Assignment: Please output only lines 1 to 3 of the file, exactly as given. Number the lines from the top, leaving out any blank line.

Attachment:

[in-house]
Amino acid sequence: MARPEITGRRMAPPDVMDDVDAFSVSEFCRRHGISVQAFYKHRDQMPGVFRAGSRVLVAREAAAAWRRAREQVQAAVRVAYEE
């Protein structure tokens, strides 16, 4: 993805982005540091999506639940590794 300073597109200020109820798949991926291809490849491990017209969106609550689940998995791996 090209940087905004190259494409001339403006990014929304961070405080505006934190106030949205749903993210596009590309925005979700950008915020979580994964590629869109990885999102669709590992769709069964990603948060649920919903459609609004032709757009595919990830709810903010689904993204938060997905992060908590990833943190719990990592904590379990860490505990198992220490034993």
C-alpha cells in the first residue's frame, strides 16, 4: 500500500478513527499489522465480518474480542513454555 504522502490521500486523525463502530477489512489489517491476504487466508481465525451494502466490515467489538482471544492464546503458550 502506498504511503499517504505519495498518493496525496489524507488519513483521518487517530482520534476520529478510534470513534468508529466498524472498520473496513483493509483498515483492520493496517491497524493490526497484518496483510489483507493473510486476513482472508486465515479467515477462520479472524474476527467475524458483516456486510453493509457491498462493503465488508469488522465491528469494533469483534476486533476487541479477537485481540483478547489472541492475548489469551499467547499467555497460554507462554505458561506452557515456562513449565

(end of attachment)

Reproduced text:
[in-house]
Amino acid sequence: MARPEITGRRMAPPDVMDDVDAFSVSEFCRRHGISVQAFYKHRDQMPGVFRAGSRVLVAREAAAAWRRAREQVQAAVRVAYEE
């Protein structure tokens, strides 16, 4: 993805982005540091999506639940590794 300073597109200020109820798949991926291809490849491990017209969106609550689940998995791996 090209940087905004190259494409001339403006990014929304961070405080505006934190106030949205749903993210596009590309925005979700950008915020979580994964590629869109990885999102669709590992769709069964990603948060649920919903459609609004032709757009595919990830709810903010689904993204938060997905992060908590990833943190719990990592904590379990860490505990198992220490034993």